One of the things that continually surprised me about BDS battles within a university or other institution is how unsurprising they are.
BDS itself generally has but one tactic: to find a progressive institution and (often working behind the scenes) to convince them that their principles leave them no choice other than the embrace the BDS agenda. So no surprise there. But it’s kind of startling to see how debate tends to unfold thereafter with the regularity of a Noh drama.
This déjà vu is most pronounced when a boycott or divestment battle comes to a head, often unfolding in a series of intense meetings (always three in number for some reason). Whether those meetings take place within Berkeley’s student government chambers, Somerville City Hall or the General Assembly of the Presbyterian Church, all parties immediately assume their assigned roles.
In the case of the boycotters, this involves presenting an endless stream of gut-wrenching (and context-free) images of Palestinian suffering with an unwavering accusation of the one and only party responsible for this presented woe: Israel (and/or “The Occupation” or “The Settlements” presented as near metaphysical entities).
The performance of Israel’s defenders also tends towards the familiar, even if it’s a familiarity of inconsistency. For unlike the boycotters, Israel’s friends are not united on their goals or approach. Some want to lash out and attack their critics (bringing up the human rights catastrophe that is Gaza and the Arab world, for example). Some want to focus on peace, reconciliation and ways to work together. Still others zero in on the pain an divisiveness that BDS battles always cause, with everyone frequently invoking the “complexity” of the Arab-Israeli conflict (in contrast to the simple-minded storyline that characterizes Israel’s accusers).
Now the endless failure of BDS would seem to indicate that this is a winning presentation, even if it is seems somewhat confused and predictable. Which presents the question of why criticize a winning tactic? To which I would respond that in any type of conflict (from a political battle to an actual war) it’s never the best idea to be in a position where you opponents know exactly what to expect from you well in advance.
Two stories provide some perspective on what happens when people don’t act according to their assigned roles. Starting in the US, a group of San Francisco pro-Israel activists decided to use the tactics of the BDS organization Jewish Voice for Peace (JVP) against them.
You may recall that JVP was the group that chose to disrupt a speech Prime Minister Netenyahu gave in New Orleans last month, using a tactic of repeated interruptions that’s become popular within West Coast universities as a means of muzzling pro-Israel speakers. This time, however, it was JVP’s turn to be on the receiving end of their own medicine (at a meeting celebrating the Young, Jewish and Proud Netenyahu-interrupters no less) where pro-Israel forces jumped up repeatedly to read from Hertzl and other Zionist texts.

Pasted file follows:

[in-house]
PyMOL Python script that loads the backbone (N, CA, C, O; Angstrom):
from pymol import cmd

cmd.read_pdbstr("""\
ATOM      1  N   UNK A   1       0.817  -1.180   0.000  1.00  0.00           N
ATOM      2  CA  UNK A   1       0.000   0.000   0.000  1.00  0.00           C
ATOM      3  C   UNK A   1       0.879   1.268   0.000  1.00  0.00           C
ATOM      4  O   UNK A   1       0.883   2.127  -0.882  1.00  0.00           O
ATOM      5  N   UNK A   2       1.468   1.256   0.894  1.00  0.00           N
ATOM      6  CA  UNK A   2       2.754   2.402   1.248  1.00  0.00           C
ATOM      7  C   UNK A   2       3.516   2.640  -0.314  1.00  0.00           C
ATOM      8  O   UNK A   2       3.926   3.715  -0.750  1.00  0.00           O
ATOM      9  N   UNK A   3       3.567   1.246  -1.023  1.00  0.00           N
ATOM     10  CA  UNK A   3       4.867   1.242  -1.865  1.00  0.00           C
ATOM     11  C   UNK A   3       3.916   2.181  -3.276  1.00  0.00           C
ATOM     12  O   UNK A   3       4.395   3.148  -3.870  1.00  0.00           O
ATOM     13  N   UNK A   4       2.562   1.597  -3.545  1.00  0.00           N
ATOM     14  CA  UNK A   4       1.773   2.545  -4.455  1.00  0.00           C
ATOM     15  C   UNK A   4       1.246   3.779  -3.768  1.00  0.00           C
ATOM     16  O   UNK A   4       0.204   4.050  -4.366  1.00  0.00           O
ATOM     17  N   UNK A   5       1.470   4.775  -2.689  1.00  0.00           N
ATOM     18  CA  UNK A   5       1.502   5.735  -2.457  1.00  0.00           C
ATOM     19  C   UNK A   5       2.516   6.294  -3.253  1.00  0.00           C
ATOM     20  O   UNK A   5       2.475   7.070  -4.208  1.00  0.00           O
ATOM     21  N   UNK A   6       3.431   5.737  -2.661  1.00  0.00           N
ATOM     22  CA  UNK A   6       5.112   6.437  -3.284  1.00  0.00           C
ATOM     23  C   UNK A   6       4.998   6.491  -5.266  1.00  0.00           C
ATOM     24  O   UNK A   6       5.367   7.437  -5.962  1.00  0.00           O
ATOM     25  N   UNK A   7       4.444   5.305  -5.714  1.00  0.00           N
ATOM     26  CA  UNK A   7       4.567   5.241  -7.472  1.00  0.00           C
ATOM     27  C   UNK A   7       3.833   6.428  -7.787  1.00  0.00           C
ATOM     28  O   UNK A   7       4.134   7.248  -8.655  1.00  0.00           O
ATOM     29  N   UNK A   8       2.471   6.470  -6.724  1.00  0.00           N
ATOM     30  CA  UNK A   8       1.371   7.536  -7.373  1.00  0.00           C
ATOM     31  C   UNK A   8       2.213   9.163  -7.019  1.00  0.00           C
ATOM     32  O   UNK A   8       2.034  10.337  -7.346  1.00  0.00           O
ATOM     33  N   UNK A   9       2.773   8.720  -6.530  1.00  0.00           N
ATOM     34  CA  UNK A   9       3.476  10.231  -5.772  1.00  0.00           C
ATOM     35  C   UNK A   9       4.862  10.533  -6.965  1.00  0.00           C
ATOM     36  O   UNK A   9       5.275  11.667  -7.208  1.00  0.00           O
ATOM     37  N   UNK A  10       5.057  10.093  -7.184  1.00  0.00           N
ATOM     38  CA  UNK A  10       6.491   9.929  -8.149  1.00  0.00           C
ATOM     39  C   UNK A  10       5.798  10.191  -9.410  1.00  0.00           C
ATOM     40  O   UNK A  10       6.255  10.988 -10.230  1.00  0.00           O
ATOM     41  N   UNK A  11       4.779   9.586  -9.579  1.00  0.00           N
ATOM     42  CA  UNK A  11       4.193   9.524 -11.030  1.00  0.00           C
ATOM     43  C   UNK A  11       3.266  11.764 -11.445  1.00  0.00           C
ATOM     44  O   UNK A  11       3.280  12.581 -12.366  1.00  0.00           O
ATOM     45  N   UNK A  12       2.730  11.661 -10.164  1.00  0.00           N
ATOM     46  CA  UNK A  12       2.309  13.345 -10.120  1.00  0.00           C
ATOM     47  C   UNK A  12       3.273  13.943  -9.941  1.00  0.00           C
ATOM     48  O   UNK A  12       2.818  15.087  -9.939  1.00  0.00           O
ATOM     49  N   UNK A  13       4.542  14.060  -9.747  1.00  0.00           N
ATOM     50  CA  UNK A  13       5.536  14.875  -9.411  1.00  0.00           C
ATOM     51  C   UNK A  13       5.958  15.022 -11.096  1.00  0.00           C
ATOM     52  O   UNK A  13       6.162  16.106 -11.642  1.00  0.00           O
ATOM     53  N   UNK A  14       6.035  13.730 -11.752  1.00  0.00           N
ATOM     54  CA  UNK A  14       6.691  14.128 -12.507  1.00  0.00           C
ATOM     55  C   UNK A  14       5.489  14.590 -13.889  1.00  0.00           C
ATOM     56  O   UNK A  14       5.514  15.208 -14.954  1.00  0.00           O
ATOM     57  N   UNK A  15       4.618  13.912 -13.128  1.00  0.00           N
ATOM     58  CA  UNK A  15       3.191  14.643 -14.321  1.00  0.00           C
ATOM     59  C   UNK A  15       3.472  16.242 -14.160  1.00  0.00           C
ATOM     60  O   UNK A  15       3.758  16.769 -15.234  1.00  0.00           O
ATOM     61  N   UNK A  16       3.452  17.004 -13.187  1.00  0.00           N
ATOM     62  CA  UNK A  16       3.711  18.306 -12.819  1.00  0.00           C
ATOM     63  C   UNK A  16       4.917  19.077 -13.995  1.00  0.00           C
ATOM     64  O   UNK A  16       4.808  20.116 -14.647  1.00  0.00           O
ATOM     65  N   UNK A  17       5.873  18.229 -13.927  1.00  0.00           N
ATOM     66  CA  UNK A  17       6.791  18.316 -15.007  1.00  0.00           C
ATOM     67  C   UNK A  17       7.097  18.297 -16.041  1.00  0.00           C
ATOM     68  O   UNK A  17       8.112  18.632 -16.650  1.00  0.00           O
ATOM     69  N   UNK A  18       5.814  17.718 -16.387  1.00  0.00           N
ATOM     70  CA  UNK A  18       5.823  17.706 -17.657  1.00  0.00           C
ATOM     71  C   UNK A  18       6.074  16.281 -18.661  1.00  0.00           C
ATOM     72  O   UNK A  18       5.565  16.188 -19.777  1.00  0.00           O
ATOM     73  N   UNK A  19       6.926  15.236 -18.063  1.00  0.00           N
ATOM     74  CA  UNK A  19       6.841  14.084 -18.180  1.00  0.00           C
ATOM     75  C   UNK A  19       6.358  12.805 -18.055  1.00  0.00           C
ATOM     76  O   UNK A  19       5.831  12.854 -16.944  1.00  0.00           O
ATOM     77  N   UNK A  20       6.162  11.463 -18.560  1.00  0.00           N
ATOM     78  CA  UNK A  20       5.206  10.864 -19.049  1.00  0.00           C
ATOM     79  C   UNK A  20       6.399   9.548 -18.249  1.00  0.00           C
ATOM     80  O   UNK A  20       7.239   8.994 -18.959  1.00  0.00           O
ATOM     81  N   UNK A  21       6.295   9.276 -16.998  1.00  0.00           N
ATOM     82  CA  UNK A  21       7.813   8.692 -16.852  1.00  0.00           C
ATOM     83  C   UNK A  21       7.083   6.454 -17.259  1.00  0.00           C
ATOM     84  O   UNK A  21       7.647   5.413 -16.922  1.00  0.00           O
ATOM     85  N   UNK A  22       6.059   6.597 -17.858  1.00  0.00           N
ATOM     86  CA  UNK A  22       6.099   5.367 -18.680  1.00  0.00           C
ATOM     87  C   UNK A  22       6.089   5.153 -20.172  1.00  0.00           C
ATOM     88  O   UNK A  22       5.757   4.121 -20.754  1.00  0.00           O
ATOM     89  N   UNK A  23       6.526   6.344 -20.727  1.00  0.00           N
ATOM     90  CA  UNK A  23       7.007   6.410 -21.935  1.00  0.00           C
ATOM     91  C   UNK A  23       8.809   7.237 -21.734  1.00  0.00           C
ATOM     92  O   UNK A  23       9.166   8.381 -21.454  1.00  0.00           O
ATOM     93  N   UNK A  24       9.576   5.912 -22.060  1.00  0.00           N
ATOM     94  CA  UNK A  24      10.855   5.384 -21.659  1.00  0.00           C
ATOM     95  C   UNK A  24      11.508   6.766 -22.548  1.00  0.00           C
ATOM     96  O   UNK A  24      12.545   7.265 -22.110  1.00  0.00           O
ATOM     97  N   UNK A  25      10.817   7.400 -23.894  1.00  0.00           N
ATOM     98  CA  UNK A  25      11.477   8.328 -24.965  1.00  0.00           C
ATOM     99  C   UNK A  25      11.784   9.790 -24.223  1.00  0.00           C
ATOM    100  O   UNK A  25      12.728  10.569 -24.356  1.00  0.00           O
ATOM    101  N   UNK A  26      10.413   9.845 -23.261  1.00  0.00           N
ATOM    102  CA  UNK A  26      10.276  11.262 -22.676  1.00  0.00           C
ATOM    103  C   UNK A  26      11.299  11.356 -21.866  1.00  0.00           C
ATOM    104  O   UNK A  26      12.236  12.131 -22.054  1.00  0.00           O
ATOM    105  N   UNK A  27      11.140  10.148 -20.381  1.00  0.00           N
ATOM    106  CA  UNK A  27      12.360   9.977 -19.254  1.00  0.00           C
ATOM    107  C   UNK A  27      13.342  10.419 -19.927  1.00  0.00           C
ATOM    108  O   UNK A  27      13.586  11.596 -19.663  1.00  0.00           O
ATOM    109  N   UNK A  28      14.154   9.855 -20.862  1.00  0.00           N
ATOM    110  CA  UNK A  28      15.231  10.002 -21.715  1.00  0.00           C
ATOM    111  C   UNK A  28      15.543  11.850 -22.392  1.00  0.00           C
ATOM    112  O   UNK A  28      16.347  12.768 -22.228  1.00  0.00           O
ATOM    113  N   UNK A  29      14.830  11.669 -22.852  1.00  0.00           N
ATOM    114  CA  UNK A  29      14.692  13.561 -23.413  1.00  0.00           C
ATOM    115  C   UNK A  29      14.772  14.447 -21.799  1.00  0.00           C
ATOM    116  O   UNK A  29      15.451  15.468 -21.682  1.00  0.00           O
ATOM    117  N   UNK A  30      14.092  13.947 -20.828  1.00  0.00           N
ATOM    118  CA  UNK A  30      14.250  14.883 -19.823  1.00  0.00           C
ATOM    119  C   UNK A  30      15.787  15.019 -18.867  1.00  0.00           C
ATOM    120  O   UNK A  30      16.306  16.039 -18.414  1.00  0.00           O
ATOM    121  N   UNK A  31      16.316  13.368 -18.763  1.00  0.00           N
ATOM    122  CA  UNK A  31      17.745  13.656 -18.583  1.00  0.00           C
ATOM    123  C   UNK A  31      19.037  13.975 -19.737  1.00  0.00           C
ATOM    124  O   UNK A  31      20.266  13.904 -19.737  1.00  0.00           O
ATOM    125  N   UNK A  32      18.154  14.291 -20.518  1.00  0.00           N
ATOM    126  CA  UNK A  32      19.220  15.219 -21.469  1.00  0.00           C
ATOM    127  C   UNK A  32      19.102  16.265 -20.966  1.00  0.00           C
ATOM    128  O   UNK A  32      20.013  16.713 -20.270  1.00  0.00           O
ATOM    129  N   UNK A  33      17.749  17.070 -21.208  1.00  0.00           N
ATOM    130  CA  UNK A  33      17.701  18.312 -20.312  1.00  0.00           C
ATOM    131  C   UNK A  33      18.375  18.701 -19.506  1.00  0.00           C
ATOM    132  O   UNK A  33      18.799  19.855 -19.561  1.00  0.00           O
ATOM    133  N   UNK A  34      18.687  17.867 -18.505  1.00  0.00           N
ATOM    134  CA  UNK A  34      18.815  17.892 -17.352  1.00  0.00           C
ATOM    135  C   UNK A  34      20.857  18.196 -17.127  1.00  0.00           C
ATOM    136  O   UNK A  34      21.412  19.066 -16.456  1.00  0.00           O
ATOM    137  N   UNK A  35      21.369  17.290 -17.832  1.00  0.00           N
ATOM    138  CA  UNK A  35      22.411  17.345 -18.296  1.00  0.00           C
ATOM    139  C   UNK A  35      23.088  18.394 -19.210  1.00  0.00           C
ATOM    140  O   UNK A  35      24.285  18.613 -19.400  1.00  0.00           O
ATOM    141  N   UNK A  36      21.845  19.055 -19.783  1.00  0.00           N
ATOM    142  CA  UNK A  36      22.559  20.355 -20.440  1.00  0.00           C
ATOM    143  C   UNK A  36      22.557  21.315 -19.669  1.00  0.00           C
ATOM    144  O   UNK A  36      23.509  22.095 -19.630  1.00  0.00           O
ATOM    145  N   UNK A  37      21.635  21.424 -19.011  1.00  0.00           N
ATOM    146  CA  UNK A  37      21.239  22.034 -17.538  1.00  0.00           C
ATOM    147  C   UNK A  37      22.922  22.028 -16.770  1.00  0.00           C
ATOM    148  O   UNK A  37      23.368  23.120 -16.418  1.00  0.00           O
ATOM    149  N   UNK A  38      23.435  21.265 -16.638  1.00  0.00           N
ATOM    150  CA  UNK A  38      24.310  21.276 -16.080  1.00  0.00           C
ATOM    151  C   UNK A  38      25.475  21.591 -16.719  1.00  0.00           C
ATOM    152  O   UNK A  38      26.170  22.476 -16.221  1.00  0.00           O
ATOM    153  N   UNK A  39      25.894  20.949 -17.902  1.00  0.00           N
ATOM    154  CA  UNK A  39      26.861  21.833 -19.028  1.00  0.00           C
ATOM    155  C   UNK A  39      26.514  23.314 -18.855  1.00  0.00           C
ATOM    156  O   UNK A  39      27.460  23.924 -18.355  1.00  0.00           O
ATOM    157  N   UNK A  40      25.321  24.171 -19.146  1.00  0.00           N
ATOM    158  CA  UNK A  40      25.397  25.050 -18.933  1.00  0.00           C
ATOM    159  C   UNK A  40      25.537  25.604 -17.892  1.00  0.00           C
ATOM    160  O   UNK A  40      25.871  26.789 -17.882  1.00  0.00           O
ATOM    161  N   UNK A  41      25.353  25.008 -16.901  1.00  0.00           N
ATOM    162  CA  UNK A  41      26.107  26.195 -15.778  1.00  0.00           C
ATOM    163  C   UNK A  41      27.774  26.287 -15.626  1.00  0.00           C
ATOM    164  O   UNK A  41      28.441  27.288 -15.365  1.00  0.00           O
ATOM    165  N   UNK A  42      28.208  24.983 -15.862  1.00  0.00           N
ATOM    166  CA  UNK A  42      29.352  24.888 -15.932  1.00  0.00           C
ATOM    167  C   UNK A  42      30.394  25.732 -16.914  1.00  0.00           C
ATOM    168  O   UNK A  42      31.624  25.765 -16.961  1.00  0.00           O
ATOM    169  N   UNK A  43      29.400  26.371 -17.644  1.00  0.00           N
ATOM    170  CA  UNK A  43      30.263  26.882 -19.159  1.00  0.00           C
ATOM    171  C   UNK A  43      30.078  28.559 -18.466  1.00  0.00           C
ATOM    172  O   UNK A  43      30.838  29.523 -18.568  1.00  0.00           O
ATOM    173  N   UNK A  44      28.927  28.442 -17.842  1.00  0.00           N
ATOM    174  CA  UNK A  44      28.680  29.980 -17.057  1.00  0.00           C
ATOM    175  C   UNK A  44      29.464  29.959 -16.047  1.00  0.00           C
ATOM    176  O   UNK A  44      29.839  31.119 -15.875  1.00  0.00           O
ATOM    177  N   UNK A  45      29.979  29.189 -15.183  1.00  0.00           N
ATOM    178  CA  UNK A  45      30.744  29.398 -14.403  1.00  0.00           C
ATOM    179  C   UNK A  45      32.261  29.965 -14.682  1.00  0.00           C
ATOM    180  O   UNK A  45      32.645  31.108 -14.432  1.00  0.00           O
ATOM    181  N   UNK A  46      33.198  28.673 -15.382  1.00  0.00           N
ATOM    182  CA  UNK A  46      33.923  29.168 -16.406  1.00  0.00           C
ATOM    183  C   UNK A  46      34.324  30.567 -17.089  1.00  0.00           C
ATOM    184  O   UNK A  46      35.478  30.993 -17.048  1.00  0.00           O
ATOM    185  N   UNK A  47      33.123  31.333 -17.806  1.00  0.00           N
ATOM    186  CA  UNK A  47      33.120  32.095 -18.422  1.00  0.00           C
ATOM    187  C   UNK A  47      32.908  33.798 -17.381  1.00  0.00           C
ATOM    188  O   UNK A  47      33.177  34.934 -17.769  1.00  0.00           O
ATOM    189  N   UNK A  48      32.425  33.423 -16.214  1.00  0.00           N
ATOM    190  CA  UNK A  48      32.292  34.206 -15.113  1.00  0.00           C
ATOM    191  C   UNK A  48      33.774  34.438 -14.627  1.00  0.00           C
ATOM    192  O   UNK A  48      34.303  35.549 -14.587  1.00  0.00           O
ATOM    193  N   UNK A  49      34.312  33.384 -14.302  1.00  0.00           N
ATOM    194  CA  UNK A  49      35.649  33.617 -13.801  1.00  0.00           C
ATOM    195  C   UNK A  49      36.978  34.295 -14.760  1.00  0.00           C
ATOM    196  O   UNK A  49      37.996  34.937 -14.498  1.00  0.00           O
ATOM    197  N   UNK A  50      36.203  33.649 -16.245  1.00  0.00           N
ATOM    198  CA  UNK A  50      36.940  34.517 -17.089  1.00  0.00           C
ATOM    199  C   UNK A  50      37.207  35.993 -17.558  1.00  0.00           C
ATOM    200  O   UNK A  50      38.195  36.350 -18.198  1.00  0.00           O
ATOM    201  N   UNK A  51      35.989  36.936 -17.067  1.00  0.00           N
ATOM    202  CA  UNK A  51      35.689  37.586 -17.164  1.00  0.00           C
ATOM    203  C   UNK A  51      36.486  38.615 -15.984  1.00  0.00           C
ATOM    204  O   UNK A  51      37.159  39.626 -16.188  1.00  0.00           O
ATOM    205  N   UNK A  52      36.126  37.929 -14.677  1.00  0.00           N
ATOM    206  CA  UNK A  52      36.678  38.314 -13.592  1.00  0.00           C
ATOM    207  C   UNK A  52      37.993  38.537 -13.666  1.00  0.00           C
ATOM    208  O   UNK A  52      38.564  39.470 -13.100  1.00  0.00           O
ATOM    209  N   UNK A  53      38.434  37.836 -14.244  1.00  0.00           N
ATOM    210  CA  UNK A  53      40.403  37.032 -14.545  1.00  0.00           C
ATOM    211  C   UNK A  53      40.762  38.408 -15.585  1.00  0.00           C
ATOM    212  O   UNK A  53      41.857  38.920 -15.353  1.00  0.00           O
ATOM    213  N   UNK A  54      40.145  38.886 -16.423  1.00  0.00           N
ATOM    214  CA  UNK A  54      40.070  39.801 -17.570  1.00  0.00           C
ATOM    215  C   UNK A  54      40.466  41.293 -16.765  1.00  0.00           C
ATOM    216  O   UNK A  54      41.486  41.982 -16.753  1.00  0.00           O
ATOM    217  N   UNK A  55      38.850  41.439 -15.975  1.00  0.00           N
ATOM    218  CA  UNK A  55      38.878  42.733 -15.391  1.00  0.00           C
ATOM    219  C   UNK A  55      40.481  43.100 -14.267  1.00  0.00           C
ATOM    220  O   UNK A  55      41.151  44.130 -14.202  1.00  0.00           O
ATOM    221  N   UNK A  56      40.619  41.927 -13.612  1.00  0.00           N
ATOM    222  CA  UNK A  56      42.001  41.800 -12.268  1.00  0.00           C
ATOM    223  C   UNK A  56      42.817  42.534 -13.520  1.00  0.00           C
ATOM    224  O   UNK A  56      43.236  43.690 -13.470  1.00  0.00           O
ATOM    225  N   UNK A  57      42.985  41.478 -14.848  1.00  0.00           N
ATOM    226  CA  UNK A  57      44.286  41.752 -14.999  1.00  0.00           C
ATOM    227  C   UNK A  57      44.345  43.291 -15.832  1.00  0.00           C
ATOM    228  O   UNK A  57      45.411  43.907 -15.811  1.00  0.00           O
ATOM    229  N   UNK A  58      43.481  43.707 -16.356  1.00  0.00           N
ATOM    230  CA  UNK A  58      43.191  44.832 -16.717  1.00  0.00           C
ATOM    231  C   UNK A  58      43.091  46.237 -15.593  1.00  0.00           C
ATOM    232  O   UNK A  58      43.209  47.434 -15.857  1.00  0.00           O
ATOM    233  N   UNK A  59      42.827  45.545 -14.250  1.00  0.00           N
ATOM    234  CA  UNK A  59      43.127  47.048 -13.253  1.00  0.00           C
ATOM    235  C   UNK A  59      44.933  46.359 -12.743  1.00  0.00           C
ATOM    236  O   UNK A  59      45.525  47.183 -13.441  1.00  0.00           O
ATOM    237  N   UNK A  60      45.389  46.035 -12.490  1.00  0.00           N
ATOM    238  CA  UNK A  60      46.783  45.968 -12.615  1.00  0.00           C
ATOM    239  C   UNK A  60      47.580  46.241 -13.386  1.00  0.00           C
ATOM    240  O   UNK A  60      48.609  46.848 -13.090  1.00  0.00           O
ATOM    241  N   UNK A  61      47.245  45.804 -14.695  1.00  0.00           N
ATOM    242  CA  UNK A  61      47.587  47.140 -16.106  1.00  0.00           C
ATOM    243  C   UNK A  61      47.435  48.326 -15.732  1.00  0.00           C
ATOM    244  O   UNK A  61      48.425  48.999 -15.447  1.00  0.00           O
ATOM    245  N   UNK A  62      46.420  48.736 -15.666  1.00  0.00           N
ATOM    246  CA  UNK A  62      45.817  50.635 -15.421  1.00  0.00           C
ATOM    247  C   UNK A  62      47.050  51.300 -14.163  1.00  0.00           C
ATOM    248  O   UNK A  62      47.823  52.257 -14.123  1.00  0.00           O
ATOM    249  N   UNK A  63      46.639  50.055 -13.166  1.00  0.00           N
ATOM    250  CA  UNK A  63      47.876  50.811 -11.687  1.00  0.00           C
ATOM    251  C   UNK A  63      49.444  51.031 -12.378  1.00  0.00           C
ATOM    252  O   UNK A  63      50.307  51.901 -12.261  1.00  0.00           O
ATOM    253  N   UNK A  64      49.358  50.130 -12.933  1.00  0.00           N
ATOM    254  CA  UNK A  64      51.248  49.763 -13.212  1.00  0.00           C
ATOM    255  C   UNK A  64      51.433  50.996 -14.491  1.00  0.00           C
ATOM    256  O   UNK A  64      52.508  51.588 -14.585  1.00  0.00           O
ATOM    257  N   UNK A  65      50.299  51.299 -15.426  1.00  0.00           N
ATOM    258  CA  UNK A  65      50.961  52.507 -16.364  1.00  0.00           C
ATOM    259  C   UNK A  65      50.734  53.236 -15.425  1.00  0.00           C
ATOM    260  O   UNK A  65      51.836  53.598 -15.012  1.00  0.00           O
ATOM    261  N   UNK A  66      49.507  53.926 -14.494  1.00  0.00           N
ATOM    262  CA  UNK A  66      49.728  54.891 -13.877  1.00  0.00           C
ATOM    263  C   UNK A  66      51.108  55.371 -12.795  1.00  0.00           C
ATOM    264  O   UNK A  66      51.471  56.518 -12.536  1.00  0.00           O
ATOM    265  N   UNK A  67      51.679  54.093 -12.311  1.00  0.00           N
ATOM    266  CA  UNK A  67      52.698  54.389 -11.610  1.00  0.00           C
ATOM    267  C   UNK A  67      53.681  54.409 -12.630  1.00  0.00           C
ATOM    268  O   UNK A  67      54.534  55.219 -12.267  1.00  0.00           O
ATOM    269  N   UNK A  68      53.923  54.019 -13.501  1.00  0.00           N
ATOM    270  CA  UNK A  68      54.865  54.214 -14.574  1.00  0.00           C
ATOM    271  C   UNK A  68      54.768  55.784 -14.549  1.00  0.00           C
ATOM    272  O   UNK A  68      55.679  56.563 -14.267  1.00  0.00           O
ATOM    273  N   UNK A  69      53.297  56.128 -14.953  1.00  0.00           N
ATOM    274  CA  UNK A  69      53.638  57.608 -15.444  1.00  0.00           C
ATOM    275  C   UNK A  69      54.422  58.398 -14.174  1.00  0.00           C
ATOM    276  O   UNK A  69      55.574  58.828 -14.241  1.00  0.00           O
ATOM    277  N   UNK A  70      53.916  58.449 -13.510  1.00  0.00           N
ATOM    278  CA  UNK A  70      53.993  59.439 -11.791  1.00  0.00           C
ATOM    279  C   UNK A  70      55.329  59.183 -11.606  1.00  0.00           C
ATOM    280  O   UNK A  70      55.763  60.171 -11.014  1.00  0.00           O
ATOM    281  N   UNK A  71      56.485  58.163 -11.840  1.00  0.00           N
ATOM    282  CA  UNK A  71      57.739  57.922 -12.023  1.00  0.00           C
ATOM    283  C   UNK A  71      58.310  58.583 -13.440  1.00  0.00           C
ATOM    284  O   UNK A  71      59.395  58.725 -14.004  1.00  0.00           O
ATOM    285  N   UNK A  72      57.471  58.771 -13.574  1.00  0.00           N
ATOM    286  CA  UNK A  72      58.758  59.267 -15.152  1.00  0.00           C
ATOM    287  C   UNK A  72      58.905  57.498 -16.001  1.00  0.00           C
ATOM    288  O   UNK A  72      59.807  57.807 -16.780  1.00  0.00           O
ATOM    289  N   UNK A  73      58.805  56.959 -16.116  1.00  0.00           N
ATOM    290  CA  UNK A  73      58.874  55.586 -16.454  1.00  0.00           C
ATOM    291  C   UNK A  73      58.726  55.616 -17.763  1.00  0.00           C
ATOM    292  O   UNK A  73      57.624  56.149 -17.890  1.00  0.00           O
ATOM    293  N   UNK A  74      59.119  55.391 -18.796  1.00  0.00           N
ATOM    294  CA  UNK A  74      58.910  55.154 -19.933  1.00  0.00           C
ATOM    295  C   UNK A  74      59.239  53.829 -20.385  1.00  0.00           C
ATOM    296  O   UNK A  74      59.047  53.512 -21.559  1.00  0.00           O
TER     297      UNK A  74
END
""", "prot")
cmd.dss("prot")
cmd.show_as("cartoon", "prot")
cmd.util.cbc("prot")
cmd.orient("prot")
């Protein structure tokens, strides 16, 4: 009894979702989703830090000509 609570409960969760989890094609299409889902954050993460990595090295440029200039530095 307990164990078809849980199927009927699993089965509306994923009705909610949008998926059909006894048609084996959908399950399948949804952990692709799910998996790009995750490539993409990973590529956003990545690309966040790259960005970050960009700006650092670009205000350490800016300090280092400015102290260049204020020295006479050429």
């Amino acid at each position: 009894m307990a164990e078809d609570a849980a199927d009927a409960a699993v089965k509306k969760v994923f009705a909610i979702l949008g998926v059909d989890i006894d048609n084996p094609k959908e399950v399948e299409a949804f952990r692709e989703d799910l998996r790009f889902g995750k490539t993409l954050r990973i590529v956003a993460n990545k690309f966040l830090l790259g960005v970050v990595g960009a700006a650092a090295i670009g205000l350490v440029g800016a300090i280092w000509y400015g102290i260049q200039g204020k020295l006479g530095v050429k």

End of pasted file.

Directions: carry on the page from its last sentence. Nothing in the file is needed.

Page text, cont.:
Now some of you may wonder why this “sauce for the gander” approach is not taken more often (a subject for another time), but in the case of the Young Jewish and Proud event the JVP crowd was caught completely off guard. So stunned were they at the very notion that their tactics could be used against them that violence ensued, starting with a JVP assault on an elderly activist, leading to a pepper spraying, leading to JVP calling the cops on their opponents. Putting aside attempts to propagandize this kerfuffle to advantage, the real lesson is how disorienting it can be to Israel’s foes when its friends do not act in ways they are told they must.
The other story did not involve pepper spray or cops, but was no less educational with regard to the effectiveness of surprise. By now, many of you will have read about the student who took part in the umpteenth Oxford Union debate over the Middle East, this one set up to debate the subject of whether or not “Israel is a rogue state.”
Usually when these events take place, everyone lines up along predictable patterns, each party plays its assigned role, a vote takes place and no one remembers the results. But in this case, Gabriel Latner (in support of the assertion that Israel IS a rogue state) brilliantly redefined “rogue” to provide an accurate illustration of why Israel is unique among the nations.
Needless to say, Israel’s critics cried foul that the sides did not line up as they were supposed to. But in this case there was no “cheating” involved. For the Oxford Union is meant to challenge people, to address a particular issue given the full range of rhetoric tools at the disposal of opponents to an issue. And unlike the many now-forgotten debates over Israel’s perfidity (debates designed to package the same dreary propaganda message in the garb of Oxford robes), this story has lived on to become the stuff of lore, simply because one bold individual decided to surprise the world by not doing exactly what was expected of him (a lesson we would all do well to learn).